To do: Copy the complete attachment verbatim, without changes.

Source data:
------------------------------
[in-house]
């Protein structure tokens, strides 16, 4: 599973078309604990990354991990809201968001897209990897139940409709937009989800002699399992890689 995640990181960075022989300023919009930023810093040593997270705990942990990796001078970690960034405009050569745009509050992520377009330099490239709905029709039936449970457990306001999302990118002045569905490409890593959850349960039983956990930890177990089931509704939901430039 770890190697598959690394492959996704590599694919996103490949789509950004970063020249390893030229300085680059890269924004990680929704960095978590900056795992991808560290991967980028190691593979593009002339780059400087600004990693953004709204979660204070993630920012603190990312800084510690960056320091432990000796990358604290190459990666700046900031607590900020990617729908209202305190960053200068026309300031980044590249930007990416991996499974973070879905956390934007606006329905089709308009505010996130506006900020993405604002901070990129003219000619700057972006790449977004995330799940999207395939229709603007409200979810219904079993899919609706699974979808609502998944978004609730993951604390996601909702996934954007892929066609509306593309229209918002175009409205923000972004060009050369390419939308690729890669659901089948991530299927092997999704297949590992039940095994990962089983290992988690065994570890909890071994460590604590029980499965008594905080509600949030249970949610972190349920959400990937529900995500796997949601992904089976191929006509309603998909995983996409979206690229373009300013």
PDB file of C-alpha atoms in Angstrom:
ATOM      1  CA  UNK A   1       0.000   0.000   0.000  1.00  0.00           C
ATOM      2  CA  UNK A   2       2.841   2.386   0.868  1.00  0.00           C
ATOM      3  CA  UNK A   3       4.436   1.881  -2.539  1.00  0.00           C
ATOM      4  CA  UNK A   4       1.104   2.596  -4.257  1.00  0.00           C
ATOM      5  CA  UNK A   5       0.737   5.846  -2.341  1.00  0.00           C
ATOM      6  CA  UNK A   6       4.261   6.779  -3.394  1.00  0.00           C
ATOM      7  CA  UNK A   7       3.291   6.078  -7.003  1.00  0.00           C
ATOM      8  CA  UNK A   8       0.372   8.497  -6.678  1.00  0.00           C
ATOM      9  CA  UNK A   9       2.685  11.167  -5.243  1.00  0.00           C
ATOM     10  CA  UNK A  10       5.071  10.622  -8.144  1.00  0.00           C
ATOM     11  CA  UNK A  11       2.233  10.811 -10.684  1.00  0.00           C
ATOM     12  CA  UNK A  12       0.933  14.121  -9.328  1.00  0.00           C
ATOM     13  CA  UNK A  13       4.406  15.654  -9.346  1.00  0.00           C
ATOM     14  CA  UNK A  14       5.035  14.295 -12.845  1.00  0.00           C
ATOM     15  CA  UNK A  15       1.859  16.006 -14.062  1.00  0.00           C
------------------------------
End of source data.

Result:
[in-house]
């Protein structure tokens, strides 16, 4: 599973078309604990990354991990809201968001897209990897139940409709937009989800002699399992890689 995640990181960075022989300023919009930023810093040593997270705990942990990796001078970690960034405009050569745009509050992520377009330099490239709905029709039936449970457990306001999302990118002045569905490409890593959850349960039983956990930890177990089931509704939901430039 770890190697598959690394492959996704590599694919996103490949789509950004970063020249390893030229300085680059890269924004990680929704960095978590900056795992991808560290991967980028190691593979593009002339780059400087600004990693953004709204979660204070993630920012603190990312800084510690960056320091432990000796990358604290190459990666700046900031607590900020990617729908209202305190960053200068026309300031980044590249930007990416991996499974973070879905956390934007606006329905089709308009505010996130506006900020993405604002901070990129003219000619700057972006790449977004995330799940999207395939229709603007409200979810219904079993899919609706699974979808609502998944978004609730993951604390996601909702996934954007892929066609509306593309229209918002175009409205923000972004060009050369390419939308690729890669659901089948991530299927092997999704297949590992039940095994990962089983290992988690065994570890909890071994460590604590029980499965008594905080509600949030249970949610972190349920959400990937529900995500796997949601992904089976191929006509309603998909995983996409979206690229373009300013």
PDB file of C-alpha atoms in Angstrom:
ATOM      1  CA  UNK A   1       0.000   0.000   0.000  1.00  0.00           C
ATOM      2  CA  UNK A   2       2.841   2.386   0.868  1.00  0.00           C
ATOM      3  CA  UNK A   3       4.436   1.881  -2.539  1.00  0.00           C
ATOM      4  CA  UNK A   4       1.104   2.596  -4.257  1.00  0.00           C
ATOM      5  CA  UNK A   5       0.737   5.846  -2.341  1.00  0.00           C
ATOM      6  CA  UNK A   6       4.261   6.779  -3.394  1.00  0.00           C
ATOM      7  CA  UNK A   7       3.291   6.078  -7.003  1.00  0.00           C
ATOM      8  CA  UNK A   8       0.372   8.497  -6.678  1.00  0.00           C
ATOM      9  CA  UNK A   9       2.685  11.167  -5.243  1.00  0.00           C
ATOM     10  CA  UNK A  10       5.071  10.622  -8.144  1.00  0.00           C
ATOM     11  CA  UNK A  11       2.233  10.811 -10.684  1.00  0.00           C
ATOM     12  CA  UNK A  12       0.933  14.121  -9.328  1.00  0.00           C
ATOM     13  CA  UNK A  13       4.406  15.654  -9.346  1.00  0.00           C
ATOM     14  CA  UNK A  14       5.035  14.295 -12.845  1.00  0.00           C
ATOM     15  CA  UNK A  15       1.859  16.006 -14.062  1.00  0.00           C